Dynamics of Physical Systems

About The Professor

My research interests are in bifurcation theory and chaos.

Scientists studying changes taking place in the material world have found that the changes can be quantitative as well as qualitative. Such qualitative changes are found both in its state of existence (like ice turning into water), and in its state of motion (like a regular periodic behavior changing into an aperiodic and unpredictable one). The qualitative changes in the state of motion are called bifurcations, which have been the subject of my investigation.

I have studied these bifurcation phenomena in a particular class of dynamical system which involves some kind of switching action that makes the system toggle between two or more different types of dynamical behavior. Common examples of such hybrid systems are the switching electronic circuits, mechanical systems where impacts between bodies take place, the human heart, etc. I have shown that such systems undergo a special kind of qualitative change, known as "border collision bifurcation." I have played some role in developing the theory of border-collision bifurcations, which has been widely used in application areas to understand why certain abrupt and drastic changes occur in the dynamical state of a system when a parameter is smoothly varied.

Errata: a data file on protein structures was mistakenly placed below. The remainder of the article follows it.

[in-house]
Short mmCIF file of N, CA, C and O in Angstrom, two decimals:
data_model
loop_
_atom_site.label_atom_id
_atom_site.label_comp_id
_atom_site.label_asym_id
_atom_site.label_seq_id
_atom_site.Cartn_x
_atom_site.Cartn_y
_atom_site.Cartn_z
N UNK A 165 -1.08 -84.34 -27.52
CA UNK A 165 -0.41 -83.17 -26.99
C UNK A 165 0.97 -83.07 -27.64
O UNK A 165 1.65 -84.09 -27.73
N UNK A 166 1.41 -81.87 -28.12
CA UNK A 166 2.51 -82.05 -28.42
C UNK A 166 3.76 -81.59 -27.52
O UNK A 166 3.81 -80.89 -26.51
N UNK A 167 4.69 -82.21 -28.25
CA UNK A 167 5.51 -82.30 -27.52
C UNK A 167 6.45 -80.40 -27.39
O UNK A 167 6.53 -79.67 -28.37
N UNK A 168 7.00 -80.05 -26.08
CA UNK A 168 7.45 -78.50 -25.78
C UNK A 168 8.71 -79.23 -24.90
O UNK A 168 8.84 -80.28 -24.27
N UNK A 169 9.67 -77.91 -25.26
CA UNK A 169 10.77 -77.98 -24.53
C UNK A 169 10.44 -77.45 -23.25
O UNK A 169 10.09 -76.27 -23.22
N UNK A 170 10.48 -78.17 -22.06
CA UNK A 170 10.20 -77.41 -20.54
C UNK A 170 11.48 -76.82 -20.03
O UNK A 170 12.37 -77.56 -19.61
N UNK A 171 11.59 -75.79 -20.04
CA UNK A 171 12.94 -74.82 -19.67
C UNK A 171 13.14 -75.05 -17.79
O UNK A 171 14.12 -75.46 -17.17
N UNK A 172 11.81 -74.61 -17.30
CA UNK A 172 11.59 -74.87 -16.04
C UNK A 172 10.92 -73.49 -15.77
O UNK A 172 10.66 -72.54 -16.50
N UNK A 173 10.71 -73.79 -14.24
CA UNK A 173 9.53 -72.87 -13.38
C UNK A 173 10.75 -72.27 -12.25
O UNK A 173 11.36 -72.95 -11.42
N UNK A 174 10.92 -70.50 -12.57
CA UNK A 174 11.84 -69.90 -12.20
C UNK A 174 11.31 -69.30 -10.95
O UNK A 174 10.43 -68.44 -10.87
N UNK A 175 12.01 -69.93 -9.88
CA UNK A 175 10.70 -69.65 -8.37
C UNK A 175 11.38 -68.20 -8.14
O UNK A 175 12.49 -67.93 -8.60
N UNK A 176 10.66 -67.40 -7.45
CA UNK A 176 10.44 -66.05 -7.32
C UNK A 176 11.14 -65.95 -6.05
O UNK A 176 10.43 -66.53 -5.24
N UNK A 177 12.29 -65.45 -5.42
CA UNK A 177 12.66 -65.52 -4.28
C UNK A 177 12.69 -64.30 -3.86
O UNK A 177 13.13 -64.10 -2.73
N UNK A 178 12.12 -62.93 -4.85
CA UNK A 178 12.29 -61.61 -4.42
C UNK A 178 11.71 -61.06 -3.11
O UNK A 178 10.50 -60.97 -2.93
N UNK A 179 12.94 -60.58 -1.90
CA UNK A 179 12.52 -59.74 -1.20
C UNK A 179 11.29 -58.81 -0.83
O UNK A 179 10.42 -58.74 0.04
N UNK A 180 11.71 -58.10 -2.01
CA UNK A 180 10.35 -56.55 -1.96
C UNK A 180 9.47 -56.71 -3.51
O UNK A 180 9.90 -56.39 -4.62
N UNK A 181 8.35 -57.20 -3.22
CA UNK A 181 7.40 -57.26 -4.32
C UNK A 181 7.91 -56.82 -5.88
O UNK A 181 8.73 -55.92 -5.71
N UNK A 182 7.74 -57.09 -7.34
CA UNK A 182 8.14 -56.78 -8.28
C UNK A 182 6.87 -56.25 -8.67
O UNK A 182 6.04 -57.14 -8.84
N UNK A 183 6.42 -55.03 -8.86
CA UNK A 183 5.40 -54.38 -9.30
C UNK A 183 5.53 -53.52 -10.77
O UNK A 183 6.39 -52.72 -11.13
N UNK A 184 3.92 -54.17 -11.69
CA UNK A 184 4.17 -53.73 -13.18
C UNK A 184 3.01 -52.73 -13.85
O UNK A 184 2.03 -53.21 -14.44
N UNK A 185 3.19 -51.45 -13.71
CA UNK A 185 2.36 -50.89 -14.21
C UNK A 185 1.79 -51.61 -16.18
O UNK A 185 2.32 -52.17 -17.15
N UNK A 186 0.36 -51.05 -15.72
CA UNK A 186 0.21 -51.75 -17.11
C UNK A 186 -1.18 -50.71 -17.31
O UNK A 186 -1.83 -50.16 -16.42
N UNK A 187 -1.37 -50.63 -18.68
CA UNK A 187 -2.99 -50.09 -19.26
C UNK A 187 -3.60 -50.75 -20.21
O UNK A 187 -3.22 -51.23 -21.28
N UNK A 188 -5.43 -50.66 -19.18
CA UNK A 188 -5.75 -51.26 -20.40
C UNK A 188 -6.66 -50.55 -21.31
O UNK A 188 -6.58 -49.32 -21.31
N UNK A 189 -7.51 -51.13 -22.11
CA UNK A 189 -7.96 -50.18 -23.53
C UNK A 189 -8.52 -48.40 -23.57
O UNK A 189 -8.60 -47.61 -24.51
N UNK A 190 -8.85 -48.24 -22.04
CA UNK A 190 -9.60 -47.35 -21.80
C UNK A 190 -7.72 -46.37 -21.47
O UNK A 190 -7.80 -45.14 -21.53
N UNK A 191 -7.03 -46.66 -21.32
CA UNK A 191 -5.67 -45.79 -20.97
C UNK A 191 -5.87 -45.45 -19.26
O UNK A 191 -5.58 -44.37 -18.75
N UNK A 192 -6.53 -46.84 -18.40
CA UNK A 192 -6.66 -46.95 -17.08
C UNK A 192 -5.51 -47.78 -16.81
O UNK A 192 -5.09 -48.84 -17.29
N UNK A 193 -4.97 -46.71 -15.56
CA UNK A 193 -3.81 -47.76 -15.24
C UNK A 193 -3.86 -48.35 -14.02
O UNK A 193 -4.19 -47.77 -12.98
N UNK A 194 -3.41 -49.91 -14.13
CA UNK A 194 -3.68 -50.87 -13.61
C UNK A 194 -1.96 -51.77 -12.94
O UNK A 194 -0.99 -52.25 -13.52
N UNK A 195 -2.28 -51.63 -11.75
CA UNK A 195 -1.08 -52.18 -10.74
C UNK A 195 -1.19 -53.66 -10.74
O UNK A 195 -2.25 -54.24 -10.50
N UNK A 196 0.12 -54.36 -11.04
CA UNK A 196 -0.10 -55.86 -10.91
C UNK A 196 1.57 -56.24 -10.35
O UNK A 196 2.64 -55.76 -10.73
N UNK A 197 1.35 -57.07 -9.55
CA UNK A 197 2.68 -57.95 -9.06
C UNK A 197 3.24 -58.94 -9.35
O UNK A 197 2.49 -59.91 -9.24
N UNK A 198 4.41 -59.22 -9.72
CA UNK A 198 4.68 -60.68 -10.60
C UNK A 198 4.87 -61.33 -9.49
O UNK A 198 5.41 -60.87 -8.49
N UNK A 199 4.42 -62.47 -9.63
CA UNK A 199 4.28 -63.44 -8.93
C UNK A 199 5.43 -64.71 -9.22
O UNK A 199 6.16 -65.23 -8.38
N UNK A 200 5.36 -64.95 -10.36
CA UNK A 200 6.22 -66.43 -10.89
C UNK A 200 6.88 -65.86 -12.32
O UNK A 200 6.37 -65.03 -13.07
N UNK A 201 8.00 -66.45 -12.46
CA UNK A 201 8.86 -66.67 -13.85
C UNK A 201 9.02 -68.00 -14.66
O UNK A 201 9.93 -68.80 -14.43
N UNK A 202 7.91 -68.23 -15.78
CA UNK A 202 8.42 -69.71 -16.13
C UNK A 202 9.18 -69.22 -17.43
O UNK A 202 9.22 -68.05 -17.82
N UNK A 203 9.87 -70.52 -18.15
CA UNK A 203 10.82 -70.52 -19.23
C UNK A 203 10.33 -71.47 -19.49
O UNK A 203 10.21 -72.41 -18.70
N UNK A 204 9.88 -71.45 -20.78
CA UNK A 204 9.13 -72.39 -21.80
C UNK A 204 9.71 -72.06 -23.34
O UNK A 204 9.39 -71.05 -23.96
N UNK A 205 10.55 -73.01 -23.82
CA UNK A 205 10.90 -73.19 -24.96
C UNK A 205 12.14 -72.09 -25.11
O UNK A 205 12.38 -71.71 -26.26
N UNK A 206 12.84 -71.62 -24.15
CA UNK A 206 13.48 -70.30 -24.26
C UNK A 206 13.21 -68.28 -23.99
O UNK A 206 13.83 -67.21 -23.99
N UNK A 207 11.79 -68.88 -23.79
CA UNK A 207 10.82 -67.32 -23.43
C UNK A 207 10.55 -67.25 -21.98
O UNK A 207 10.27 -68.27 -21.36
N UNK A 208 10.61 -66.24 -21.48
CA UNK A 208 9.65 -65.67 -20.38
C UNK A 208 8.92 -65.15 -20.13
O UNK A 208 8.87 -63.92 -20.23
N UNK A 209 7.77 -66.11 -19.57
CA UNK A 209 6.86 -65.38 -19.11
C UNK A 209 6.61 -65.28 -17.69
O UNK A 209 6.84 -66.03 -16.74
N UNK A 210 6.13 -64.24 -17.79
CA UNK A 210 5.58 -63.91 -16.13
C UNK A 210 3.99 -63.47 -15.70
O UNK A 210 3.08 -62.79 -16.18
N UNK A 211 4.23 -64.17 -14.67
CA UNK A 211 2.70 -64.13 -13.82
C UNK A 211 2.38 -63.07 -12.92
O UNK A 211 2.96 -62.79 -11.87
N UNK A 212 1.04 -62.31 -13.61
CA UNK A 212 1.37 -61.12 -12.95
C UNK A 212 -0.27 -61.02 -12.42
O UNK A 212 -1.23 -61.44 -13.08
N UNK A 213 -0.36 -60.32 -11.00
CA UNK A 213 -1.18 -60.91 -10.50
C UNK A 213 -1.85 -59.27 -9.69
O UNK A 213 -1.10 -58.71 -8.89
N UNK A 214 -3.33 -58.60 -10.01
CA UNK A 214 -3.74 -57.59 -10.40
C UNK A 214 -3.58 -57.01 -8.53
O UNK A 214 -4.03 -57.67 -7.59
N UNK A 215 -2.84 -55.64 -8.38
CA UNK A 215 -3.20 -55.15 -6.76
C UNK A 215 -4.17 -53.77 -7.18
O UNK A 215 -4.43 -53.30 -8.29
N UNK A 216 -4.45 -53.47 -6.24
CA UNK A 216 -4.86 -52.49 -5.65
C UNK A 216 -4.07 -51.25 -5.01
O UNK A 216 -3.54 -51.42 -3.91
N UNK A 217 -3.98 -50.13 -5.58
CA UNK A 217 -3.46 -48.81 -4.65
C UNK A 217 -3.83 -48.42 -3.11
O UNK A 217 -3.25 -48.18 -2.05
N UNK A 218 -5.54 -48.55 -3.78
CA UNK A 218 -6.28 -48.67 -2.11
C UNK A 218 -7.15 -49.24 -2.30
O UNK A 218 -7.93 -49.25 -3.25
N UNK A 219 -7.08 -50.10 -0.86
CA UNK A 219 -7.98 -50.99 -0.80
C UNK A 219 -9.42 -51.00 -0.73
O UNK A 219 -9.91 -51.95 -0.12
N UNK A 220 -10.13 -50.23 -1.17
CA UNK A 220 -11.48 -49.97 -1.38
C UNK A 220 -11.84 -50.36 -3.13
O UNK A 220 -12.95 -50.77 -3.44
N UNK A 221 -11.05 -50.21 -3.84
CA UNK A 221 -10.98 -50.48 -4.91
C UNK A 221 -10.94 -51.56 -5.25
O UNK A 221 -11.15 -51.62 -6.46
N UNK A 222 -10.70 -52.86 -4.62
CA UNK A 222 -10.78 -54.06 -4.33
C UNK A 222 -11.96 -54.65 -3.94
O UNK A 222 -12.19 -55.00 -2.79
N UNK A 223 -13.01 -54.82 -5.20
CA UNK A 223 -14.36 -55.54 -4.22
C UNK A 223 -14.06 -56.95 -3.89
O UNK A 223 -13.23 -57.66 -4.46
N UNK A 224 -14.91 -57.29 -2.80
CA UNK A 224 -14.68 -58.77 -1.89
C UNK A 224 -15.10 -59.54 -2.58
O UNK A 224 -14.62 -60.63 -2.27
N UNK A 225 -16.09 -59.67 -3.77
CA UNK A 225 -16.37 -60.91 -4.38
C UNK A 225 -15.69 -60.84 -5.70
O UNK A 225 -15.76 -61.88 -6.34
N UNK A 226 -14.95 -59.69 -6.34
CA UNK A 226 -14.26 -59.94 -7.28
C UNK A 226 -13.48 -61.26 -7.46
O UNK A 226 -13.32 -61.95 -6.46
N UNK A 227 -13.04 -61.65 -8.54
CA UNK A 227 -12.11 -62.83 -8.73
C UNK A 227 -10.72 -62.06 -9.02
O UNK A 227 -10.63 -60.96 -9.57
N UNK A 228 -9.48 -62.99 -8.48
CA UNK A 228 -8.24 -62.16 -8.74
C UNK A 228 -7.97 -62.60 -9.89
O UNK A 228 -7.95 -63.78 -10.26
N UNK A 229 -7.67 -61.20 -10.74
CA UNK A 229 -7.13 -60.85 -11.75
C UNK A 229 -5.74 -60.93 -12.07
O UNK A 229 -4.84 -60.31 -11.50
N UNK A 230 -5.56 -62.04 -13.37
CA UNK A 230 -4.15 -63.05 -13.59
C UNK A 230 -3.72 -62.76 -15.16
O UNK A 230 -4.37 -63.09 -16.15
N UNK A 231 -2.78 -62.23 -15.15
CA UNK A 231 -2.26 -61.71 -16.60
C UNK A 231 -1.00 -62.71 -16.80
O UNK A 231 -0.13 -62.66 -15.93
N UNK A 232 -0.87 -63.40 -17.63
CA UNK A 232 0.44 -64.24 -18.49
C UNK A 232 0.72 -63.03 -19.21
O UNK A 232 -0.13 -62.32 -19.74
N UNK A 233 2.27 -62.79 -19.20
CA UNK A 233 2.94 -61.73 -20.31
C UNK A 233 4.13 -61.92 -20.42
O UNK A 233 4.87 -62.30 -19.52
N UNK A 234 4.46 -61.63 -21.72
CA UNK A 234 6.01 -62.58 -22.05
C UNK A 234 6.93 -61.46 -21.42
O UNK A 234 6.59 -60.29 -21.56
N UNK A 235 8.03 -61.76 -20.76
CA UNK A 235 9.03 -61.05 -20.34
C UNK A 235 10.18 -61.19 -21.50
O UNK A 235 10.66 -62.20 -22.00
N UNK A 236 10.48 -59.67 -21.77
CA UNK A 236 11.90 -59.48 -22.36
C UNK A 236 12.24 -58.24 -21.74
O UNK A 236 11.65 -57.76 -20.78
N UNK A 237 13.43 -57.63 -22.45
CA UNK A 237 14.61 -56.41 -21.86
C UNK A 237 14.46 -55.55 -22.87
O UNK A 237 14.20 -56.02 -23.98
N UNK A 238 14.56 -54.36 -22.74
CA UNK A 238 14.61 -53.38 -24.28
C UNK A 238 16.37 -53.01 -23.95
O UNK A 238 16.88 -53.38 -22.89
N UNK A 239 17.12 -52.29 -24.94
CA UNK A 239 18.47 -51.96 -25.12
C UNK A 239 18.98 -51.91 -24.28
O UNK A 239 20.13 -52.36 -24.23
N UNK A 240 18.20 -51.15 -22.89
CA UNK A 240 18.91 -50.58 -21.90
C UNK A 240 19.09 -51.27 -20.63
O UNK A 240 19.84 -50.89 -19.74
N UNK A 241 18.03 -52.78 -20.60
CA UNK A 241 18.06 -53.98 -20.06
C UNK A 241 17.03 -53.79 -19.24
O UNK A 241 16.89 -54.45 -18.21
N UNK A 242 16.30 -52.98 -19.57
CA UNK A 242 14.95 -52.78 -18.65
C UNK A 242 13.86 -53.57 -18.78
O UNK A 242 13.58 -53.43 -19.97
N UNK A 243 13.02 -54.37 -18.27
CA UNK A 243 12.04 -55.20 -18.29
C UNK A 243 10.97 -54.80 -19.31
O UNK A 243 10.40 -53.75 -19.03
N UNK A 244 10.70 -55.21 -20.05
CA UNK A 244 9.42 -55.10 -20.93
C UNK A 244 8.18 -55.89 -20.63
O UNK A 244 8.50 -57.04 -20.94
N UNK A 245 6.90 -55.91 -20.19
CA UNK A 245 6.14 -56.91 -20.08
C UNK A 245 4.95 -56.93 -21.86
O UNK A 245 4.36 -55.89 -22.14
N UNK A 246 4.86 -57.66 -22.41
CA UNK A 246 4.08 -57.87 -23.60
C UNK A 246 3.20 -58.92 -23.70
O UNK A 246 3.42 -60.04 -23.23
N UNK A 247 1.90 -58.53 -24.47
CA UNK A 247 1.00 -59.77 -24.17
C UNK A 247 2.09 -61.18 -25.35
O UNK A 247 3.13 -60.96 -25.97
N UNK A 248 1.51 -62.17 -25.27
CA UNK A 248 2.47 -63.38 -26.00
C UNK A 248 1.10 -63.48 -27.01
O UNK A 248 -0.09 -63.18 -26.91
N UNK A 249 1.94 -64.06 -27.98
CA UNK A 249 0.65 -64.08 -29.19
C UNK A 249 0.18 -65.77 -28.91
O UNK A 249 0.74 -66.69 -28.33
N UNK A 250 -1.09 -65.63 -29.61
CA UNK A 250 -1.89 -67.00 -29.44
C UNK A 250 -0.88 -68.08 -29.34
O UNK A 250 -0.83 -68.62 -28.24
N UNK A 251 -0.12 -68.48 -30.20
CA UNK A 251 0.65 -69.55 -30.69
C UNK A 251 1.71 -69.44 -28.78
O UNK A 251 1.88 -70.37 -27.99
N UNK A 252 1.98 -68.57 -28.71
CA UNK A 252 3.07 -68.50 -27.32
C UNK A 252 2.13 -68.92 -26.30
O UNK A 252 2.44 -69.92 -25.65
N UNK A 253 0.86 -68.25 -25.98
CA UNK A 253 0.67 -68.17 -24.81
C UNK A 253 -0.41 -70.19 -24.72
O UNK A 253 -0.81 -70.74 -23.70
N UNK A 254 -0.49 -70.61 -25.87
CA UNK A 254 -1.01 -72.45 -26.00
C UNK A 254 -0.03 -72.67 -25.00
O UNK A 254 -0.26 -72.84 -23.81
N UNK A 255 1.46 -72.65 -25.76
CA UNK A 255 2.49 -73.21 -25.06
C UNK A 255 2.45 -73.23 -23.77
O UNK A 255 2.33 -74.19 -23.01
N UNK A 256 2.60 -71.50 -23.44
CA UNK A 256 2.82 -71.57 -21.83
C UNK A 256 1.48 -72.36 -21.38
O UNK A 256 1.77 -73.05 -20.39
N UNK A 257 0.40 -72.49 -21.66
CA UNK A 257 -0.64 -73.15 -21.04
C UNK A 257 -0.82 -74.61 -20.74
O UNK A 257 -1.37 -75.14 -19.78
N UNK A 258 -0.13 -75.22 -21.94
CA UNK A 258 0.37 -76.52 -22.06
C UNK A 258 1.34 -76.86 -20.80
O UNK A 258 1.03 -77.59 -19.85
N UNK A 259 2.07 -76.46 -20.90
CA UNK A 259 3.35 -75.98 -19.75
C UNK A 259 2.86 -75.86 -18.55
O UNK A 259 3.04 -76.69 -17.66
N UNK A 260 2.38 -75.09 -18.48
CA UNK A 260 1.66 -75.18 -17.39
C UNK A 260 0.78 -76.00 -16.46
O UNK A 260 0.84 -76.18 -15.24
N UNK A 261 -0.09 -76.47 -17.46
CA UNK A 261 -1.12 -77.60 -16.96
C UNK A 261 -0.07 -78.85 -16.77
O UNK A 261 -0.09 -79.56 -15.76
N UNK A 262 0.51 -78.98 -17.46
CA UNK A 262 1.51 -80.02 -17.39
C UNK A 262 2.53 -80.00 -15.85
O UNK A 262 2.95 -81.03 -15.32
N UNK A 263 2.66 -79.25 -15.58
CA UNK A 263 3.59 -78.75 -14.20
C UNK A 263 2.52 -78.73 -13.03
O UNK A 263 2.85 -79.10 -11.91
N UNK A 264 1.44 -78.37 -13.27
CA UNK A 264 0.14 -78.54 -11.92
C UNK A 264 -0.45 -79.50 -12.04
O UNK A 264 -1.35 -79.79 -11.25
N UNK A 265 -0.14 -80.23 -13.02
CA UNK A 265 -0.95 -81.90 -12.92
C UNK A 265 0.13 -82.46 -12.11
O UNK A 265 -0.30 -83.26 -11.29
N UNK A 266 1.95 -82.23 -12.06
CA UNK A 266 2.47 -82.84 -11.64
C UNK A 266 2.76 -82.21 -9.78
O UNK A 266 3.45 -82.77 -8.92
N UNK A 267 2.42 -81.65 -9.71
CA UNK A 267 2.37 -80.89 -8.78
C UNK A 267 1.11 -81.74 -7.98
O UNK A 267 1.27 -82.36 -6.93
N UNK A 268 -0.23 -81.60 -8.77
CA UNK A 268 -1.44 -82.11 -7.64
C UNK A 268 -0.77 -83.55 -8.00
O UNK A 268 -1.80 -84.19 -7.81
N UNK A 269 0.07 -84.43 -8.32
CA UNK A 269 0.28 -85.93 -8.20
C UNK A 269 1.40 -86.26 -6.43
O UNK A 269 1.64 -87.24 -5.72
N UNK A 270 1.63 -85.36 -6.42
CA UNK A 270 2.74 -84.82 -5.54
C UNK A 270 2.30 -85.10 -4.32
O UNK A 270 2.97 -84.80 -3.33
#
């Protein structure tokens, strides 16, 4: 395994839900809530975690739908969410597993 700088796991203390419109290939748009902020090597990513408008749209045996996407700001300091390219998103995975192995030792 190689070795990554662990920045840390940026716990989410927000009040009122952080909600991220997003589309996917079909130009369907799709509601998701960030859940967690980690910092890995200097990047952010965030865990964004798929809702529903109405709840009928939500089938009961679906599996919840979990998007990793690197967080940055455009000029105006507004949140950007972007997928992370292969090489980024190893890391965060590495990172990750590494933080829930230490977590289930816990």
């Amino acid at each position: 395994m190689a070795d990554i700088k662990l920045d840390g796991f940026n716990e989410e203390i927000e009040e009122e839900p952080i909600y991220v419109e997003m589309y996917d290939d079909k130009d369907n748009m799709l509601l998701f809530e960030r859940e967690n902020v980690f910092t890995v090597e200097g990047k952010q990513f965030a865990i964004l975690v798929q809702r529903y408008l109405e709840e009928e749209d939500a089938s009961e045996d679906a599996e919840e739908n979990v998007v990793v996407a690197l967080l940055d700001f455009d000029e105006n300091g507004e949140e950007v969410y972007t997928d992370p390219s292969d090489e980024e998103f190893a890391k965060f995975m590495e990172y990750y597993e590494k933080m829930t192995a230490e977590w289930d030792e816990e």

I have also focused on nonlinear phenomena in power electronics, demonstrating and studying the mathematical basis of many atypical bifurcation phenomena observed in the field of power electronics.

Research Areas:

Dr. Banerjee started with the investigations on the dynamics of power electronic circuits and, by 1995, had accumulated enough numerical as well as experimental results to show that a new and peculiar class of bifurcations occur in such systems. At that time, bifurcation theory was well developed in the context of discrete-time dynamical systems (maps) which are smooth (i.e., everywhere differentiable) in nature, and the various types of bifurcation that may occur in such systems were well known. What he found was that the bifurcations that occur in switching circuits do not fall into any of the known classes, and at that time there was no theoretical explanation of such bifurcation phenomena.

Dr. Banerjee discovered that the new bifurcations observed in switching circuits result from a phenomenon called border collision that can occur in piecewise smooth maps.

Soumitro Banerjee
Soumitro Banerjee
Name: Soumitro Banerjee
Institution: Indian Institute of Technology, Kharagpur
Website: http://www.ee.iitkgp.ernet.in/~soumitro/